Choosing a Blogging Platform

Want to become a blogger?

Great! This is one of the very best choices you could possibly make for your career and will not only give you a much more flexible lifestyle and potentially better salary but also the satisfaction that comes from running your own business and making money by writing about topics that fascinate you.

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But now you have a few more decisions to make. You need to choose your theme for instance and you need to choose your domain name. But something else you need to think about is your blogging platform.

Depending on your level of expertise, one of two things are now possibly going through your mind:

  • What’s a blogging platform?
  • Wait… there are blogging platforms other than WordPress?

Whichever school of though you’re from, let’s take a look at the various different options for creating your blog and help you decide which is the right one for you.

What is a Blogging Platform?

Simply put, the blogging platform you choose is going to define the look of your site, the location of your files and the way you access and edit your posts and layout.

In short, a blogging platform is a tool that streamlines the process of blogging so that you don’t have to build an entire website from scratch. That said though, the term is also rather ambiguous and can refer to a number of different things, depending on what you consider a ‘blogging platform’ to be. It is also in some cases interchangeable with the term ‘CMS’, which stands for ‘Content Management System’.

So let’s start from the beginning. When you first go about creating a blog, you’ll begin by buying yourself server space through a company like Bluehost and getting a domain name that points there. This means that when people type in ‘www.example.com’, they’ll be shown the contents of your folder on that server. Think of servers as big computers kept in a warehouse that mainly act like harddrives and are constantly connected to the web.

Every time you view any website, you are basically looking for the address of a given server and then being shown the contents of that machine through your browser.

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The most basic and straightforward way to go about building a website or blog then is to create a website from scratch. This will mean creating a website using code – probably HTML, CSS and JavaScript – and telling the browser how to arrange all the images and text on your site manually.

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This gives you ultimate flexibility regarding how you want your website to look but it also means that you’re going to need to learn HTML, CSS and JavaScript (at least). If you want to add interactive ‘web 2.0’ features to your blog, then you’re going to need to learn PHP or something like Python as well. And if you want your site to look modern and well designed, then you’ll need to learnt the principles of UI and UX and then spend time designing all your icons, fonts and logos from scratch. It’s an awful lot of work and a big challenge for most people. Still though, this is one option if you plan on building your own blog.

For a while, this was the only way for people to make websites and thus the idea of blogging was off-limits for most people. That’s until sites like Blogger (formally BlogSpot) started popping up. Blogger was basically a tool from Google that let people create blogs and keep them hosted on Google’s own server. That meant there was no need for them to invest in server space, to buy their own domain or to know anything about coding. Blogger not only provided the platform but also the necessary tools in order to set up a fully-functional blog with a UI, menus and a theme. This was customizable so that users could create their own look and feel for their sites and blogs.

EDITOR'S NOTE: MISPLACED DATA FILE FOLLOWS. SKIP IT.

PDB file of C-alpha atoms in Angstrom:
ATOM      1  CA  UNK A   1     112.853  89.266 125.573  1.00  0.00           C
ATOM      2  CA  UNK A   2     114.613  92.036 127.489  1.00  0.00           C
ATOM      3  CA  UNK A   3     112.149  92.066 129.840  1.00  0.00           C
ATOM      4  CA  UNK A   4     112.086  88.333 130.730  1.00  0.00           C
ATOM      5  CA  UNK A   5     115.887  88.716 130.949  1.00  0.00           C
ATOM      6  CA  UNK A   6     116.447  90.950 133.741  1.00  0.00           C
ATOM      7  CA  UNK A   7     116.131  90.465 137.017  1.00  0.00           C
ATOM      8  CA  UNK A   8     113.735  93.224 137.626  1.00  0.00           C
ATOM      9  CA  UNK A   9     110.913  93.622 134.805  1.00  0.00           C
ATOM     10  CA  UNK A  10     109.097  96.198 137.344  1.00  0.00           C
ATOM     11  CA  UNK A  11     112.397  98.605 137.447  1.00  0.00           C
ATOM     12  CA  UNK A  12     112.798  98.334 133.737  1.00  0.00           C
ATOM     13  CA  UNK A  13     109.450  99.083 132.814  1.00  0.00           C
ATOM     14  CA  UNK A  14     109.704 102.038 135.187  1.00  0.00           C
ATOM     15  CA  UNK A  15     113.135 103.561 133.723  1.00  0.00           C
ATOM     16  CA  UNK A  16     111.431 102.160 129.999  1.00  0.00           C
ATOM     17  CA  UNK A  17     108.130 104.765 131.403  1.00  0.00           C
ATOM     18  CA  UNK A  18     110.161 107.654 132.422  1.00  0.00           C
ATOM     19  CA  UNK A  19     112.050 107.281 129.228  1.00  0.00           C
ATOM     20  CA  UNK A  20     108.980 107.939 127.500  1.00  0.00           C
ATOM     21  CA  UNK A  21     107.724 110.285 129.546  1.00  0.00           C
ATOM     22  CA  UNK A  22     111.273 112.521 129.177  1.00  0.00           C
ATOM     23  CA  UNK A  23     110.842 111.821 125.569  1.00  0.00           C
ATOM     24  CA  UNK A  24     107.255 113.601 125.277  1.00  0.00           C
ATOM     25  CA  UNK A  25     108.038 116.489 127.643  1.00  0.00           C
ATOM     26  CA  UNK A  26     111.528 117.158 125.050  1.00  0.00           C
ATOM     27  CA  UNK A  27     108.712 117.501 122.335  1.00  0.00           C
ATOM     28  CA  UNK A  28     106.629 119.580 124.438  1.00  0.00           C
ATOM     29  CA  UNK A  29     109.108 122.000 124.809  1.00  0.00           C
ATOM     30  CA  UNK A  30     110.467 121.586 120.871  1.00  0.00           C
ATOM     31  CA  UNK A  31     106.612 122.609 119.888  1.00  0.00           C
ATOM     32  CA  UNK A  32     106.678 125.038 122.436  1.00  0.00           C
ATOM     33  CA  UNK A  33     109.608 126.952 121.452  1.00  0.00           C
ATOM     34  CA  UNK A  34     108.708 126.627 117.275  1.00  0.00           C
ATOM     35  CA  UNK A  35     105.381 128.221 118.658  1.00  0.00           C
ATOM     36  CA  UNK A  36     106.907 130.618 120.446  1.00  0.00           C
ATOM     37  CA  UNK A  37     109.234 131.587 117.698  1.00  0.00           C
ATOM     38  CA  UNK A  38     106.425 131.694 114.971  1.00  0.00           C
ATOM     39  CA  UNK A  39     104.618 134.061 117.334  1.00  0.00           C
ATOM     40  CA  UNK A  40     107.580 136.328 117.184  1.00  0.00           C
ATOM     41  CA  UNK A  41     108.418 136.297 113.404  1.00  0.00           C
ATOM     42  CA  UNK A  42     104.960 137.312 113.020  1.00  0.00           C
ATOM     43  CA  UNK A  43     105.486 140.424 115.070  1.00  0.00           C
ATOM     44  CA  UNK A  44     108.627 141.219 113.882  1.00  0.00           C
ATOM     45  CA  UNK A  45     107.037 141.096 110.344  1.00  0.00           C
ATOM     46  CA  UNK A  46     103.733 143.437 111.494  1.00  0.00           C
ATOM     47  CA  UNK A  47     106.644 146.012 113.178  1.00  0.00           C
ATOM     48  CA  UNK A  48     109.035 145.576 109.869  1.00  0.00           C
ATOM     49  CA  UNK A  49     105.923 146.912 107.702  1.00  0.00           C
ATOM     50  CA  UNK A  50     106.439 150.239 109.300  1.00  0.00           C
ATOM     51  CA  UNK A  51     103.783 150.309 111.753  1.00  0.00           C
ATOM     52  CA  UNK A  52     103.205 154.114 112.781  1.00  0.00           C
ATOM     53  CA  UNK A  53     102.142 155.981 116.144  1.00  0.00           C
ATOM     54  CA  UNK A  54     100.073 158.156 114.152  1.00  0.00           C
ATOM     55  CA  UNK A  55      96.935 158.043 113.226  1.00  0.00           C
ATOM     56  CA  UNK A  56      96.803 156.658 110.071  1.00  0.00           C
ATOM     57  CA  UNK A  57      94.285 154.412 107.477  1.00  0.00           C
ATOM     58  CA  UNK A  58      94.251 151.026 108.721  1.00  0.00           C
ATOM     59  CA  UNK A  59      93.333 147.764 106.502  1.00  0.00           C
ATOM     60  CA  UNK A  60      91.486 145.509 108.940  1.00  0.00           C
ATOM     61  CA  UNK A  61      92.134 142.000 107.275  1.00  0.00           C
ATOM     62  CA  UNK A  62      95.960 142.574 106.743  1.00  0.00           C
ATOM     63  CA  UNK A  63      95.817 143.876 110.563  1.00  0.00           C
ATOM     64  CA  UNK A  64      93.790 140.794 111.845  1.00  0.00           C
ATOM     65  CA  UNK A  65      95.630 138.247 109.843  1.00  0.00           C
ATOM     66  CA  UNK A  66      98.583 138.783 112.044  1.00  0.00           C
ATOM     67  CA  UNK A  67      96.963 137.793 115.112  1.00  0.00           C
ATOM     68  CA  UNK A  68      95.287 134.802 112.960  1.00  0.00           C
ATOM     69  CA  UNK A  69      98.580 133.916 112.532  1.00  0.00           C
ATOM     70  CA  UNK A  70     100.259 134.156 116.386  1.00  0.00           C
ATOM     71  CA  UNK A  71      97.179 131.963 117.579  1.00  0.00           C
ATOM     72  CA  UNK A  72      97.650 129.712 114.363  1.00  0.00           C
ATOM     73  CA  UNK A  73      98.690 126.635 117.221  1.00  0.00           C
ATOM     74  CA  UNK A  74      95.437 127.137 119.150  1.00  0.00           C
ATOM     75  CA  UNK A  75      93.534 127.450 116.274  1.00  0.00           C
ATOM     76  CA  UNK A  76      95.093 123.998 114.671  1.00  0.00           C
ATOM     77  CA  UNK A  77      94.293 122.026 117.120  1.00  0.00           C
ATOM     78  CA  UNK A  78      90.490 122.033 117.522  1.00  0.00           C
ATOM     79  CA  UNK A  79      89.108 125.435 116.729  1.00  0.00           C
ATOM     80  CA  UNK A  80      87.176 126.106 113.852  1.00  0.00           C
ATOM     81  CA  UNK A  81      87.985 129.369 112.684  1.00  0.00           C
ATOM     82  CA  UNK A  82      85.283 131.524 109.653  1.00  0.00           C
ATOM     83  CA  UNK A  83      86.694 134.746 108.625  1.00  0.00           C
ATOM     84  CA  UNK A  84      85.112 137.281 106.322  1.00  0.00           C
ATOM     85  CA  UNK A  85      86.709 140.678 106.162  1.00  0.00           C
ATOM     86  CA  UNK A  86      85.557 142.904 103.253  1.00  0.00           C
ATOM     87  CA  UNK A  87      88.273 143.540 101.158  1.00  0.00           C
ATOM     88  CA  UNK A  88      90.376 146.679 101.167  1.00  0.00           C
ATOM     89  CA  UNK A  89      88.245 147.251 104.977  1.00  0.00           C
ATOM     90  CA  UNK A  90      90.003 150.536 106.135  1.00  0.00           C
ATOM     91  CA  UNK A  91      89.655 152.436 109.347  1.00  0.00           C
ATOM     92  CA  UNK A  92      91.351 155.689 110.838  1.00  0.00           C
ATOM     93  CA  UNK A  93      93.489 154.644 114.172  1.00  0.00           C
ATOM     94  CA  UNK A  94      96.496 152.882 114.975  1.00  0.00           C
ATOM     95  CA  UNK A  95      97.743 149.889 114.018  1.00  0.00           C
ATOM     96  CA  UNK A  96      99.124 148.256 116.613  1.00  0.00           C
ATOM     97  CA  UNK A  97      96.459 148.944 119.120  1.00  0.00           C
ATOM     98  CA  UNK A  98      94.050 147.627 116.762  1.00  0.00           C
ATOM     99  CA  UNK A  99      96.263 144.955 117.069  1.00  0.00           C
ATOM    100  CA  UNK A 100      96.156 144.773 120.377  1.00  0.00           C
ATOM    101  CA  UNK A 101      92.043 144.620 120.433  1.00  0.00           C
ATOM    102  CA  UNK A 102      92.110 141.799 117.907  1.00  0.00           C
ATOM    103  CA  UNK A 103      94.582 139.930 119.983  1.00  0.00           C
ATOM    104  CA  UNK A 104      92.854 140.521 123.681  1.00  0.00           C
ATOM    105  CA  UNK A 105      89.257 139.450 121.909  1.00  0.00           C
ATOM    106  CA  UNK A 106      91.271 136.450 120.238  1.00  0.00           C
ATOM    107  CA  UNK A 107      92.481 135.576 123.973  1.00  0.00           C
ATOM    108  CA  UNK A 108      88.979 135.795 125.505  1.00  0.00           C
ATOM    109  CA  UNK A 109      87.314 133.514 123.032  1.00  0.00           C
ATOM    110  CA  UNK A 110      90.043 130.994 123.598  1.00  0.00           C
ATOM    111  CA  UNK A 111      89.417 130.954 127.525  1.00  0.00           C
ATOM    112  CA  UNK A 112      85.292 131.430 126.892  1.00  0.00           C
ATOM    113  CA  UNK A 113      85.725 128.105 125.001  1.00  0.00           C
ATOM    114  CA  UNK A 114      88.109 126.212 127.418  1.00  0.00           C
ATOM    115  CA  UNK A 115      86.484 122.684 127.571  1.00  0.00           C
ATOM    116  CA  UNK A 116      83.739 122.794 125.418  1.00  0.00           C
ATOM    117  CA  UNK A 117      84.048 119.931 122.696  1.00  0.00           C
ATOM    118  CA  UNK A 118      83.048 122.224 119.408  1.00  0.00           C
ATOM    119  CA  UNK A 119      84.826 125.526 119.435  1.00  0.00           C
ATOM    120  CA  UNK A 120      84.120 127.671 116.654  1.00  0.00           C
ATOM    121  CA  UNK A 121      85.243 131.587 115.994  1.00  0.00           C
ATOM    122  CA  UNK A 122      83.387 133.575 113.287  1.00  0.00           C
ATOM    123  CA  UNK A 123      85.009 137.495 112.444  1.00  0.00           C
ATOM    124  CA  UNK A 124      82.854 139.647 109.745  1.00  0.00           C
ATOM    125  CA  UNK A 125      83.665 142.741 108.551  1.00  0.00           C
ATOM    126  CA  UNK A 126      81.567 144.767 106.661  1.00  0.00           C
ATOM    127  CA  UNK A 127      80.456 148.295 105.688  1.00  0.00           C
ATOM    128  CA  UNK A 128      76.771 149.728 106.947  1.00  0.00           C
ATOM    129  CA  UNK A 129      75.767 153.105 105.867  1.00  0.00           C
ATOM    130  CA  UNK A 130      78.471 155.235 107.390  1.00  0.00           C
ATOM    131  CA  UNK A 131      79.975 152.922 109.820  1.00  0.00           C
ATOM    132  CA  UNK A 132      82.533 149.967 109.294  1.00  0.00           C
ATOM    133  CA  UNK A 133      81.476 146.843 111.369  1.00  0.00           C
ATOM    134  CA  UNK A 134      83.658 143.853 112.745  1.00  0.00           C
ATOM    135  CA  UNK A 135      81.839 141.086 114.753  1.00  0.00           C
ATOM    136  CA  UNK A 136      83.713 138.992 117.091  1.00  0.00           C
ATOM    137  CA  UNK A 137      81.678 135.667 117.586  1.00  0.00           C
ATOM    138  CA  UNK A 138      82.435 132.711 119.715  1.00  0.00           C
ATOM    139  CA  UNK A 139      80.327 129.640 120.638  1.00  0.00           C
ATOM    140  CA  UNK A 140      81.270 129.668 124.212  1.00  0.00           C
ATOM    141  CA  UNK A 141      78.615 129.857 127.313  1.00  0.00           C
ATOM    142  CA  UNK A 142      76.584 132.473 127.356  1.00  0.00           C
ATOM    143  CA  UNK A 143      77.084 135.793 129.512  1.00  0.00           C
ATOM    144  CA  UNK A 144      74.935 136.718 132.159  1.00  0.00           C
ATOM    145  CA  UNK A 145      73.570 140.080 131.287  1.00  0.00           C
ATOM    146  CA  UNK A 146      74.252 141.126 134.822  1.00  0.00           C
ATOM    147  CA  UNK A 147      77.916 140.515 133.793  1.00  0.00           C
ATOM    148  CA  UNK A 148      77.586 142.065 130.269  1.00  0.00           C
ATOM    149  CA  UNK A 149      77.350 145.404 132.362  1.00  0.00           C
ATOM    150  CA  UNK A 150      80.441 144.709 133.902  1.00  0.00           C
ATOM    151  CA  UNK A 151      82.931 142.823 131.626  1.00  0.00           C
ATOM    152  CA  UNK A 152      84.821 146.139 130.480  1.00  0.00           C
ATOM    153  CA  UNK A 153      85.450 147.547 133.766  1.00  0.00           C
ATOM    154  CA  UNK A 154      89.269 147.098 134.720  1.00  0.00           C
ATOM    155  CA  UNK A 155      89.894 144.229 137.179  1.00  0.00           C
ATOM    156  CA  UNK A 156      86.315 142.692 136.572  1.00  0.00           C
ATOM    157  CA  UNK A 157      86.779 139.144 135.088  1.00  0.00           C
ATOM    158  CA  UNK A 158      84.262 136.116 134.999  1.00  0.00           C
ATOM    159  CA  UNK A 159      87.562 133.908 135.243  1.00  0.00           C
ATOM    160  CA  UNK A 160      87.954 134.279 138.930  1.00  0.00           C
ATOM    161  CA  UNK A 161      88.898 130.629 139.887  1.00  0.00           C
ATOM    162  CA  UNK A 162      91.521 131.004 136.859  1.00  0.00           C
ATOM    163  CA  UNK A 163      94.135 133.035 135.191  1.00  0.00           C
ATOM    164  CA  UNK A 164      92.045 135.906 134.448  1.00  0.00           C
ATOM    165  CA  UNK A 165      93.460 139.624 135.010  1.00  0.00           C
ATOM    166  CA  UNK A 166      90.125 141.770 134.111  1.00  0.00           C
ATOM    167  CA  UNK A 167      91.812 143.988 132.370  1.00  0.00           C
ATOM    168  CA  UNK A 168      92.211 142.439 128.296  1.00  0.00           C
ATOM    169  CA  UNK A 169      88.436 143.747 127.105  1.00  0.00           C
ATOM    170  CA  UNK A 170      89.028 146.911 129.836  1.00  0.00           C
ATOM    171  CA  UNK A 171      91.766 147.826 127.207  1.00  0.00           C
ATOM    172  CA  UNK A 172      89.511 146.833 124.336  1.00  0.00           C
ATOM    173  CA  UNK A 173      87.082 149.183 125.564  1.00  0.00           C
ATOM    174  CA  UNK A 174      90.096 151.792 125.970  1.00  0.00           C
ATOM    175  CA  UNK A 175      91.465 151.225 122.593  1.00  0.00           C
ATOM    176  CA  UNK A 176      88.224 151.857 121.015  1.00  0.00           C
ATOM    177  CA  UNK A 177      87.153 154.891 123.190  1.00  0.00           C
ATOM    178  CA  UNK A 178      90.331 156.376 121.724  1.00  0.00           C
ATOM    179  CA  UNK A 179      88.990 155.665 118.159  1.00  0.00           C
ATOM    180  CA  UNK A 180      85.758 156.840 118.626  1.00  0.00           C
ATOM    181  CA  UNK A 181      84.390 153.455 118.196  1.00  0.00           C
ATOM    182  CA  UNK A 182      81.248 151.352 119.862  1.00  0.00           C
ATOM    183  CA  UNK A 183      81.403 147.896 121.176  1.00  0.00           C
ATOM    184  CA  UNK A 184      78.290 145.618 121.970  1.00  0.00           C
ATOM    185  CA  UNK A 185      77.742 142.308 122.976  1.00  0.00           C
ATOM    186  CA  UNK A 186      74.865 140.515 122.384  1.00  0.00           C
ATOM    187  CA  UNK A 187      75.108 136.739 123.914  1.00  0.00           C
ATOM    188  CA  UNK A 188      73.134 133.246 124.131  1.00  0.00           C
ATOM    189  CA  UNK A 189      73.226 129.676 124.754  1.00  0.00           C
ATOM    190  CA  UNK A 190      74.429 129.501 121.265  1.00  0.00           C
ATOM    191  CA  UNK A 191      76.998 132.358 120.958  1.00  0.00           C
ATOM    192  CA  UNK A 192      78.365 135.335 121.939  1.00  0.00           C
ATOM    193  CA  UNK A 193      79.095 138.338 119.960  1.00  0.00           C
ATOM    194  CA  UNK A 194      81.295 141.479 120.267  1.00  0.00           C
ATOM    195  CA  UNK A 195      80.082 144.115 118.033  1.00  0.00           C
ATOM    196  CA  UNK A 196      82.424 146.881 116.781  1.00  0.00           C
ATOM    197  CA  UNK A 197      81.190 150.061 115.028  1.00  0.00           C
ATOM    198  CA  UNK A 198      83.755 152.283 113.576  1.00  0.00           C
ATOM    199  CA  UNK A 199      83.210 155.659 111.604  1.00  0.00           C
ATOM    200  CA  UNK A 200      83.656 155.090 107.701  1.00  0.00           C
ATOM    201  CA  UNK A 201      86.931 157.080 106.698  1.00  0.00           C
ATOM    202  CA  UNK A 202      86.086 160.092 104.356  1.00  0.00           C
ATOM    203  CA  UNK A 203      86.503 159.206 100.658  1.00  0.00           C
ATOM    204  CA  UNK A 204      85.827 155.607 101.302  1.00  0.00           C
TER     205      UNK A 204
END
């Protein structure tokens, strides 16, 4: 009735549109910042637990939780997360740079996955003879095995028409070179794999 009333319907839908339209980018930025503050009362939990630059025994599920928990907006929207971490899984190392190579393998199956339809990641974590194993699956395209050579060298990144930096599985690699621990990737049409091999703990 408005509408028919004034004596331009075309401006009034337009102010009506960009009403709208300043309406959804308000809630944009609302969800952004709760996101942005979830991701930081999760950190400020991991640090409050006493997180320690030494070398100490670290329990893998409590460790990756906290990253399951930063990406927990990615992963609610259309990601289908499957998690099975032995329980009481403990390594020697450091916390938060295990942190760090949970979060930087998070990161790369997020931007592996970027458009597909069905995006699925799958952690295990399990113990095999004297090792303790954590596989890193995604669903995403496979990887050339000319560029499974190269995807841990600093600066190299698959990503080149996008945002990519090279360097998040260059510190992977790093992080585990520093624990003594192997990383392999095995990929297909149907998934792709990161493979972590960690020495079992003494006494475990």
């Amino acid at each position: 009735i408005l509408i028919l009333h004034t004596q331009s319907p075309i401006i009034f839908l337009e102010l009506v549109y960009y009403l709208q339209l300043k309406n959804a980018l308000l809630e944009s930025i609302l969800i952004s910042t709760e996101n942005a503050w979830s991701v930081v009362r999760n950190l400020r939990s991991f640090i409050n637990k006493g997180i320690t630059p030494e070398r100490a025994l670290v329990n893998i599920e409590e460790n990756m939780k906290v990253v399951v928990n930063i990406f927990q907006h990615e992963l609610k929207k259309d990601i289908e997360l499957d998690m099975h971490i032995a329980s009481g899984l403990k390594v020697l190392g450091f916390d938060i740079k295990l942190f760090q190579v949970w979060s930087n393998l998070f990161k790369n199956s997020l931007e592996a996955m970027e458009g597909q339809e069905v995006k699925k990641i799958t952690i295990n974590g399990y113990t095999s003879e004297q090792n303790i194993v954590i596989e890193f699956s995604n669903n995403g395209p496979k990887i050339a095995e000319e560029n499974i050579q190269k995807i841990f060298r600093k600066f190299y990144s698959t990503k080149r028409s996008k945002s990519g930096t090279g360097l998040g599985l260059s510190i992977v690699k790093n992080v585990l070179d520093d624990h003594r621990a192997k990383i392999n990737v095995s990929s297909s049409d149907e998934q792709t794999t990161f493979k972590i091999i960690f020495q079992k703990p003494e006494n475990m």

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This was then also further enhanced by a slew of interactive community features. Users could create a profile and then meet other bloggers, or link to their blogs in their own ‘blog roll’.

For a while, blogging became very in-vogue and a lot of people started doing it as a hobby – blogging about their lifestyles, their diets, gardening or whatever else interested them. Sometimes this would turn into a career but often it would just be a pastime. During around 2008-2012, the ‘blogosphere’ was a popular term and it seemed that everyone had their own blog!
During this time we saw a lot of other sites and tools pop up to offer some competition to Blogger, notably Live Journal. This offered the same set of tools, essentially making it as easy to create a blog as it was to make a Facebook page. This is what is technically meant by the term blogging platform.

Enter WordPress and the CMS

Another competitor at this time was WordPress (www.WordPress.com), which offered pretty much the same functionality as those other options.

The difference was that WordPress also offered a lot of additional functionality. With WordPress you could create a much more feature-rich experience with more pages and more functionality. WordPress allowed for the creation of static pages as well as blog posts, as well as the creation of completely unique layouts and the installation of various ‘plugins’ that greatly extended the capability of a site.

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Whereas most blogs built with Blogger.com will look essentially the same, blogs built on WordPress can look like anything. In fact, WordPress is an open source platform, which means you can actually go as far as to completely alter the code that runs it to change the look and function of your site beyond recognition. Better yet, it’s possible to create a hosted WordPress site on WordPress.com OR to download the files and install them manually on your server in order to create a website of your own with your own domain name.

And thus, a huge proportion of the sites on the net are built using WordPress – including some of the biggest sites in the world like Forbes, The Times, BBC (America) and many, many more.

This elevates WordPress beyond the status of blogging platform to be a CMS. That stands for Content Management System and means that WordPress is a complete solution for organizing and creating content for a website – and for doing everything from blogging to creating business sites. You can even use plugins and themes to turn a WordPress site into a fully functional eCommerce store.